One of the largest Iron Age forts in the whole of Wales, Garn Goch is an unforgettable place that brings the power and ingenuity of the Iron Age to life. Garn Goch, a major Iron Age settlement site near the town of Llandeilo, nowadays feels quiet and remote. However approximately 2500 years ago this hilltop would have been a thriving centre, where people lived and worked, food was grown and goods were produced and were traded. Its large stone defences, a large rubble bank today, once stood as stone-faced ramparts 10m high and 5m thick, and would have offered protection from natural dangers such as wild wolves and against other humans during periods of warfare.
Click here for more info

-Don’t forget to visit the National Botanic Gardens of Wales whilst you’re here, which can be found just 20 mins by car south west of Llandeilo. Here you’ll find an inspiring range of themed gardens, the world’s largest single-span glasshouse, play areas and a national nature reserve, all set in a Regency landscape which provides the stage for a packed programme of events and courses throughout the year.

Where to Stay
Hammden Llety Mieri
-Three cosy single-storey stone country cottages nestling in the peaceful, unspoilt countryside of the Towy Valley and overlooked by the twelfth century Dinefwr Castle. In an idyllic rural setting, two miles from the historic and quirky town of Llandeilo, it is an ideal base for exploring the Brecon Beacons National Park, the beaches of West Wales and the splendid gardens of the Towy valley.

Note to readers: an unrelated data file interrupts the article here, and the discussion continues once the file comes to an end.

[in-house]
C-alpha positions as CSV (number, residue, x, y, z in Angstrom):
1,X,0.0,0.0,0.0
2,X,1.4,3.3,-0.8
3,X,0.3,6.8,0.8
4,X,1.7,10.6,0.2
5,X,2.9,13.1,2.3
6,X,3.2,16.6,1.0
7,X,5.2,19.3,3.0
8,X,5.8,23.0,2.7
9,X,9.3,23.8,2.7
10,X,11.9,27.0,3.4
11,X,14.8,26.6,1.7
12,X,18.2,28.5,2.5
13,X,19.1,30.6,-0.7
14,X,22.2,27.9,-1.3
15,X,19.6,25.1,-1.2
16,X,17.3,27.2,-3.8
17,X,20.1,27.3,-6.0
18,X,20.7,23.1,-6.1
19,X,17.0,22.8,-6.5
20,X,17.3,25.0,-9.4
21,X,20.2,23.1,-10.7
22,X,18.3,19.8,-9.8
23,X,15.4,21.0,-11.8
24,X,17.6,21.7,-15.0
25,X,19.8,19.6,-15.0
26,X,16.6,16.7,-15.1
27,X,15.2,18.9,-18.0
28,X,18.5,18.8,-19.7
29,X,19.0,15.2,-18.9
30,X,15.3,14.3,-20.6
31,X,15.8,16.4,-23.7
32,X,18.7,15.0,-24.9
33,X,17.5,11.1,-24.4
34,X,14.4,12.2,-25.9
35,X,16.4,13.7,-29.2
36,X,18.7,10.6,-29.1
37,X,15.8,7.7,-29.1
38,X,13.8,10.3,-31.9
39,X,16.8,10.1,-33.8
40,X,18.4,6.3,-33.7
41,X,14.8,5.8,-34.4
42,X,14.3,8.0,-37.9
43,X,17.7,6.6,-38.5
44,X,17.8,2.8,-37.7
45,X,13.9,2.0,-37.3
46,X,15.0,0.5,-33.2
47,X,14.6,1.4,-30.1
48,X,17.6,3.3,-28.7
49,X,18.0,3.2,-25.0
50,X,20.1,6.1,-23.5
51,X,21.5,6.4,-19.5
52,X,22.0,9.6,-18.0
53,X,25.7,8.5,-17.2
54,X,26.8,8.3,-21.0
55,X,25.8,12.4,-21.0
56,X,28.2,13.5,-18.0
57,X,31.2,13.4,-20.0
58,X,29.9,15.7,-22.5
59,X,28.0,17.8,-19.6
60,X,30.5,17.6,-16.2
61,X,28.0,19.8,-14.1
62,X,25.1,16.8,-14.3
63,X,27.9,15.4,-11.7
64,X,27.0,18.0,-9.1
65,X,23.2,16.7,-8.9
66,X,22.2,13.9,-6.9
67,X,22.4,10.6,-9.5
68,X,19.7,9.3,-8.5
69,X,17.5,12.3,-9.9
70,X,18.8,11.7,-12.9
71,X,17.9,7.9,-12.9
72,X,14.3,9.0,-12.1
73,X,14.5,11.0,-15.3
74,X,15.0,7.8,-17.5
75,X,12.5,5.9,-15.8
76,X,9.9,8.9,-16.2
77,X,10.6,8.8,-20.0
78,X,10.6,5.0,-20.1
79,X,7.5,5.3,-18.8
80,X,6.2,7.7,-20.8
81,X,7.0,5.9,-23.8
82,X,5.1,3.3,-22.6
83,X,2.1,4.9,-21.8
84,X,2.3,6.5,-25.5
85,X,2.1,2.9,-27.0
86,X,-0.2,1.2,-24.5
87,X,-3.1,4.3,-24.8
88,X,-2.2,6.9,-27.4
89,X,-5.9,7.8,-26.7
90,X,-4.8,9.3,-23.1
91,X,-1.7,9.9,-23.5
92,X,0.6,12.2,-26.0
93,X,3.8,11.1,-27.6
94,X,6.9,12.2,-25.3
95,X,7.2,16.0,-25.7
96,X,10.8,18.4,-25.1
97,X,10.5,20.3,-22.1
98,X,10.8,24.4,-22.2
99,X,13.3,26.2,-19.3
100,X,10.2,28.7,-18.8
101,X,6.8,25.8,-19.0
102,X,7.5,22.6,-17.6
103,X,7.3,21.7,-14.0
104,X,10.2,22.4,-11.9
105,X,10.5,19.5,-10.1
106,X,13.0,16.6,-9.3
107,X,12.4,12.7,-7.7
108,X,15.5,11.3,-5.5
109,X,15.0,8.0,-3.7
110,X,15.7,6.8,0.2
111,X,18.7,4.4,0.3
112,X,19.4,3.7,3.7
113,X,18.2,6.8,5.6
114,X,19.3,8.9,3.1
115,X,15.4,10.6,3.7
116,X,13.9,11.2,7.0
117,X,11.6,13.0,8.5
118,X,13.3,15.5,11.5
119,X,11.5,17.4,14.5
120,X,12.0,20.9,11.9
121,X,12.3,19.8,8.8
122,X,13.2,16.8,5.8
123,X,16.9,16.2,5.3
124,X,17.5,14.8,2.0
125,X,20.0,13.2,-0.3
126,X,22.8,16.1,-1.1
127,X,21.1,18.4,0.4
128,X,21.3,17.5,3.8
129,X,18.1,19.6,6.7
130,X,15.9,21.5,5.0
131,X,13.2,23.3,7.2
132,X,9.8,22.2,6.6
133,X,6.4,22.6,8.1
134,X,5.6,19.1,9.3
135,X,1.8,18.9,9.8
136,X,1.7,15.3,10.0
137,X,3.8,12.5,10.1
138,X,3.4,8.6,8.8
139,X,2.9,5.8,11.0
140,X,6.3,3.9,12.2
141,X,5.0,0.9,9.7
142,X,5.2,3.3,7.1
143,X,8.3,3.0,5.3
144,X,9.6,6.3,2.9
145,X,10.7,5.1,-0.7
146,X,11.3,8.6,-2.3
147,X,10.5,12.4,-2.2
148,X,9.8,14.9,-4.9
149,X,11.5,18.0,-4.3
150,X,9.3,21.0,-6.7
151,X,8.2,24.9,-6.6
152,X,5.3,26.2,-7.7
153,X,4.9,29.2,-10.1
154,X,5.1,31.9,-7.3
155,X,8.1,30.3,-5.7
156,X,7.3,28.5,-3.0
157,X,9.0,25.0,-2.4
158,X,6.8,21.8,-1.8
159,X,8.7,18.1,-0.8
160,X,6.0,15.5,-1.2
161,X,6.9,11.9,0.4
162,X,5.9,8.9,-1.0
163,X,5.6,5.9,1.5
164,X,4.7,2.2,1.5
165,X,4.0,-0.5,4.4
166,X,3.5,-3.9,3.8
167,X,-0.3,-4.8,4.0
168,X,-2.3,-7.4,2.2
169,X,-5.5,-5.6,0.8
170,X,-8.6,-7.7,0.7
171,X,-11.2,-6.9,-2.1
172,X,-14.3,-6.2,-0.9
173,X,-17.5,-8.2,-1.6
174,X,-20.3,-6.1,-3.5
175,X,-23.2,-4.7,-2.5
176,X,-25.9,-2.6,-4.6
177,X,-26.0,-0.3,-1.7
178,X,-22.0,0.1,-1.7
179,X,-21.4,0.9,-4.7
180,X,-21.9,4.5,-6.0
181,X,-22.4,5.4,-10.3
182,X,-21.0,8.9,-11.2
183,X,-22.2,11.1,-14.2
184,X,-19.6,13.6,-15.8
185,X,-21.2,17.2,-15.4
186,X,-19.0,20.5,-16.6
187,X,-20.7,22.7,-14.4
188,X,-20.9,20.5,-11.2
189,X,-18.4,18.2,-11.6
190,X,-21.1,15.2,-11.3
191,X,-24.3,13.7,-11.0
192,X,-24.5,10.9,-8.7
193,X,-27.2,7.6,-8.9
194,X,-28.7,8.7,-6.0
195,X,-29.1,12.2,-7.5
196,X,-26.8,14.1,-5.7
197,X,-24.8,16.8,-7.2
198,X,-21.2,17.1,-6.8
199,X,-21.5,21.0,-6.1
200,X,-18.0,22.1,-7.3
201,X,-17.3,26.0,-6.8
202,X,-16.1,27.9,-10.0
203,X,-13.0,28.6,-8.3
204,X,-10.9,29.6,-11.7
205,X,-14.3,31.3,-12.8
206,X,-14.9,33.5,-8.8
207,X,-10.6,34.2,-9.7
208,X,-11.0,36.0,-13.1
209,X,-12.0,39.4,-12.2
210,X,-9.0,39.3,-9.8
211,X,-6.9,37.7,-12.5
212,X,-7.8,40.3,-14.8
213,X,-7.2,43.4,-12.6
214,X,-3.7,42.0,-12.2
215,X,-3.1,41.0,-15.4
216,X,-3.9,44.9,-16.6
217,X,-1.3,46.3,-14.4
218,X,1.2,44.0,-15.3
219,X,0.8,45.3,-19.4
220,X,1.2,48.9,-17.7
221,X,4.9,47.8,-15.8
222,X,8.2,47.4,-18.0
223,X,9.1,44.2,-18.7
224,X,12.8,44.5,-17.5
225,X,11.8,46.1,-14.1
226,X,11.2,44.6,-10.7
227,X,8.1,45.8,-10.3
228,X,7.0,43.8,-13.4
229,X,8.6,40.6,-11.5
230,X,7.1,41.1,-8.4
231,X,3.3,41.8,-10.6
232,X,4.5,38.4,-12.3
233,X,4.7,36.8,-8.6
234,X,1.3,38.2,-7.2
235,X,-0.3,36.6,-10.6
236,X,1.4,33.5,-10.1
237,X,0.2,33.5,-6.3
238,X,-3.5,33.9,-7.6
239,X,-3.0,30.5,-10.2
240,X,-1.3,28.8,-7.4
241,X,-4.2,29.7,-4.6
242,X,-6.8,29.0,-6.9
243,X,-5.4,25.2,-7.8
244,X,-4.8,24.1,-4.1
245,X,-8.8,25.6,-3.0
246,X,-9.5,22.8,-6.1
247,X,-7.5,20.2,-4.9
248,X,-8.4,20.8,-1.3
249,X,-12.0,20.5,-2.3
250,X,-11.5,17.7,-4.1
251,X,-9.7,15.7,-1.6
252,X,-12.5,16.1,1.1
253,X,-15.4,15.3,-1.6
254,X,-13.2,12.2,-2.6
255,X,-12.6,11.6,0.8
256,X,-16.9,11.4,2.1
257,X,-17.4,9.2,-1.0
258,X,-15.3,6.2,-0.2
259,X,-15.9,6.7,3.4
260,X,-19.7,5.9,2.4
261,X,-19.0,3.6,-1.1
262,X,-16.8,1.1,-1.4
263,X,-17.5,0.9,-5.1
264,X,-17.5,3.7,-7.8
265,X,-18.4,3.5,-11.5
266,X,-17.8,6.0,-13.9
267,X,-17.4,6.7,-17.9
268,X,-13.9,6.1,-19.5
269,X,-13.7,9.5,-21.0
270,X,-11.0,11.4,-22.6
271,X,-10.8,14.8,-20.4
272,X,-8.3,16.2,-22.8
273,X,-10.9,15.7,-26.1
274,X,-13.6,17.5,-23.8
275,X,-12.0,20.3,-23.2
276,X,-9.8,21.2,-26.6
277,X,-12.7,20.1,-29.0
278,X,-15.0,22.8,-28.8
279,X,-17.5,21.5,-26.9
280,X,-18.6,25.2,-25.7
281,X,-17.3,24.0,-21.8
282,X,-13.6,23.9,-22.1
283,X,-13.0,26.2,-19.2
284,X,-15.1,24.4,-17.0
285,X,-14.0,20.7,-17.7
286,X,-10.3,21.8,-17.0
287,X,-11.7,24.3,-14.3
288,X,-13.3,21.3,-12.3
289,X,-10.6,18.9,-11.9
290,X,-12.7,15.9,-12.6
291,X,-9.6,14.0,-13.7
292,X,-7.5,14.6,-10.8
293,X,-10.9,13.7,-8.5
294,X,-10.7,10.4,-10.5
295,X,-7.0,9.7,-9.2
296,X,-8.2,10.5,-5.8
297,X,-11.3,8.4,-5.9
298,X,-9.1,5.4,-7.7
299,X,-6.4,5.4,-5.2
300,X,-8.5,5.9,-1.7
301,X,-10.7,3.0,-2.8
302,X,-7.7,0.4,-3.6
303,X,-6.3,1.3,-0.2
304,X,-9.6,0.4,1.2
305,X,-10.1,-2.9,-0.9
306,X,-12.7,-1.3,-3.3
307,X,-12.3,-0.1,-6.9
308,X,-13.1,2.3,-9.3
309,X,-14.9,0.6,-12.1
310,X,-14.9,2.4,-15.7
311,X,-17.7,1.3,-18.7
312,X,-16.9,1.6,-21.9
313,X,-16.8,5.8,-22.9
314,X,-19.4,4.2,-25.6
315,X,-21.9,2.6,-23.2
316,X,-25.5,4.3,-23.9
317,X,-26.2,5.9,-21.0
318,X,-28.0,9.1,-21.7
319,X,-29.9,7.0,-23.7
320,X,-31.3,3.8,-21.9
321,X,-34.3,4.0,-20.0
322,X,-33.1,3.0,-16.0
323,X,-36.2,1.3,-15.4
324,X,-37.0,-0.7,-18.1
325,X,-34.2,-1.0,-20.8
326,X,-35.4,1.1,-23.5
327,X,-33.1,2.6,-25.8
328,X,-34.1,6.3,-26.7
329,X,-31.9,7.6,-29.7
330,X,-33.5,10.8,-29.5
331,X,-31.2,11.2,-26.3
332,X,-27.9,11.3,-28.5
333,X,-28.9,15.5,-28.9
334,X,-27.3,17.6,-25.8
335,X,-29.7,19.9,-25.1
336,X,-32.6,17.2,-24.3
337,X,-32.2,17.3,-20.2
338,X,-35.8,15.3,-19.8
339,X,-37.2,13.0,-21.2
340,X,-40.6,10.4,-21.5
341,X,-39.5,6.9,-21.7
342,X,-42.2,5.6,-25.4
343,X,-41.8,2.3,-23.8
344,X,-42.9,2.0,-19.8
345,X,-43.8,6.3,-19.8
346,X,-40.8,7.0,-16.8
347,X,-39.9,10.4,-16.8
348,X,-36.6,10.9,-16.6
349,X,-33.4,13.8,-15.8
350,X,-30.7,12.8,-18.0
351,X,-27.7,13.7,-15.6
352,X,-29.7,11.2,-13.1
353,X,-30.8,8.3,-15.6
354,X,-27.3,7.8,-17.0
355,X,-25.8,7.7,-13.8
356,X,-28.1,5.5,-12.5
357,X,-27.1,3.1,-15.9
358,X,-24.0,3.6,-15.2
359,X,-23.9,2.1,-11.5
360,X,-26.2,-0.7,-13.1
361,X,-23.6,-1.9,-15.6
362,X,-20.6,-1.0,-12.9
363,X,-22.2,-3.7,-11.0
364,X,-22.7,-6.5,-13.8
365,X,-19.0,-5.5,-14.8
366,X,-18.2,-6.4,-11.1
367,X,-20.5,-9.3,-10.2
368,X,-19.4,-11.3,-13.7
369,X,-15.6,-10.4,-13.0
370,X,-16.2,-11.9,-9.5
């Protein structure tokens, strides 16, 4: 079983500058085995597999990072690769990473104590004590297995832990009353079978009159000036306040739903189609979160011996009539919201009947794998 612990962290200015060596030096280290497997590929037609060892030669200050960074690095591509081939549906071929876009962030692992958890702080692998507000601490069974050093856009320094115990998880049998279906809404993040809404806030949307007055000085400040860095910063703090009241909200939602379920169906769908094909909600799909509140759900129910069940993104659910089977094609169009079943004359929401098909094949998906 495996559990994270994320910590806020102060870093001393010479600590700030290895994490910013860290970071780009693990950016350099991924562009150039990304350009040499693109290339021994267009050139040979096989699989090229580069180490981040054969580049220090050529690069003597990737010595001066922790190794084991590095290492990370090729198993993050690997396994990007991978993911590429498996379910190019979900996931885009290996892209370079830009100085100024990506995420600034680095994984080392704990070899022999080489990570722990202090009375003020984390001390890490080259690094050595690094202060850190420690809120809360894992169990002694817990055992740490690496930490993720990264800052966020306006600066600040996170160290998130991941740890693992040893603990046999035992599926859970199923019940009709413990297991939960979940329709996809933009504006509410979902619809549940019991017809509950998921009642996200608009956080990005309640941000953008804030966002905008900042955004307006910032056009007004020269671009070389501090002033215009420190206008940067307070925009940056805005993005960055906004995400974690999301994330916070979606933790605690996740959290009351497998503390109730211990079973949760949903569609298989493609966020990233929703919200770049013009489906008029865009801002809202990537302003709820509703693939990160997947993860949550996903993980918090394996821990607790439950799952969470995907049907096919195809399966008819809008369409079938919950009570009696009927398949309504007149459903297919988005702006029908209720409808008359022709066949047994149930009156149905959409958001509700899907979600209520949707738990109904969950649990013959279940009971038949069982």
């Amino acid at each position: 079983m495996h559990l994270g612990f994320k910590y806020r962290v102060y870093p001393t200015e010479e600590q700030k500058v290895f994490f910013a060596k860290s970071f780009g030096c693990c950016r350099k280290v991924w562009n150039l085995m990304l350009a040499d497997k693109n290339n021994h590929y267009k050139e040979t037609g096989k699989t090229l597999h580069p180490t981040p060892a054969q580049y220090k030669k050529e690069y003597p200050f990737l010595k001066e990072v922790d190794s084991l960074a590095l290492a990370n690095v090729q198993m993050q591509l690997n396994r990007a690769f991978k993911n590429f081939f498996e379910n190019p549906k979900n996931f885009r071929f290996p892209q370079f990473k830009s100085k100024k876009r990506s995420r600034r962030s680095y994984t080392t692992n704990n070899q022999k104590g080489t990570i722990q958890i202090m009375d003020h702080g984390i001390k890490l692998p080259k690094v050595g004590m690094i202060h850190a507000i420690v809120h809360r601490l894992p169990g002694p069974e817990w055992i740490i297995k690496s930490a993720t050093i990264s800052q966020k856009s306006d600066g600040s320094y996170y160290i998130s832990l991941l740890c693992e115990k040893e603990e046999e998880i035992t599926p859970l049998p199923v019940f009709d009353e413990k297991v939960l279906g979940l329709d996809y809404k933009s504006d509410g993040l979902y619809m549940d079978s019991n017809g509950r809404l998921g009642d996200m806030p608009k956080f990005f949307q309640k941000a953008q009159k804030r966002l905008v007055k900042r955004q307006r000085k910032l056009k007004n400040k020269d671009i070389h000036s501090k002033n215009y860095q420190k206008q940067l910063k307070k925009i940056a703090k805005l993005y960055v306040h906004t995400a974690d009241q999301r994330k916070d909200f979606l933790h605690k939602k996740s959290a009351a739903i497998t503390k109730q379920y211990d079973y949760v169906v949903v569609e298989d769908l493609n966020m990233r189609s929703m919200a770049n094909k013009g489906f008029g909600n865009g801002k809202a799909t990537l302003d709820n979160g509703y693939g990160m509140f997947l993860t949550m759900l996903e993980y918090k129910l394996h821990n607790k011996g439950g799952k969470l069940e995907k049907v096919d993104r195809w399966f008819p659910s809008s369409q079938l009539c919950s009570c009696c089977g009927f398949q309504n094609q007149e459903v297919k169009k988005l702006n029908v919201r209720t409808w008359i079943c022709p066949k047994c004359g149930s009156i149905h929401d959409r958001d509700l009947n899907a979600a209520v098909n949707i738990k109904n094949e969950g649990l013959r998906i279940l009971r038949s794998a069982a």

The Plough
 Inn
-You can enjoy beautiful views of the Brecon Beacons from all of our well-appointed en-suite rooms, furnished with everything you would expect for your stay – queen sized beds, free wifi, sofas and disabled facilities – all impeccably serviced with our attention to detail.

Where to Eat
The Plough Inn, Rhosmaen-A traditional Welsh welcome awaits you in our AA rosette award winning restaurant. Excellent local fayre is prepared by our team of professional chefs offering a varied menu to suit all tastes, including gluten free. Our menus offer seasonal variations and range from our very popular lunch specials, afternoon teas, traditional bar meals and a la carte dining. To accompany your meal we have a selection of local ales and an extensive wine list for you to enjoy. The atmosphere is relaxed, friendly and professional and will provide the perfect dining experience. More here

The Angel, Llandeilo-exciting, eclectic yet affordable menu with a relaxed welcoming atmosphere in the former Victorian built public house

On Llandeilos high street you can find Rosetta Coffee Shop and Eaterie with the new wine bar ‘The Loft’ found above.

Forests and Woodland
Coed Tregib
OS grid reference: SN641217
Nearest town: Llandeilo
How to get there: The wood is off Bethlehem Road, south-east of Llandeilo.
Managed by: Woodland Trust

Coed Tregib is a beautiful site set within a designated Site of Special Scientific Interest. Ancient woodland (predominantly oak and ash), grassland and new native woodland are the prominent features. Wetland plants are supported within the wood, and dormice have been recorded at this site.

Keep up to date with events in and around Llandeilo here.

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This entry was posted in Accommodation, activiites, Brecon Beacons, towns and villages, Uncategorized, walks and tagged , , , , , , . Bookmark the permalink.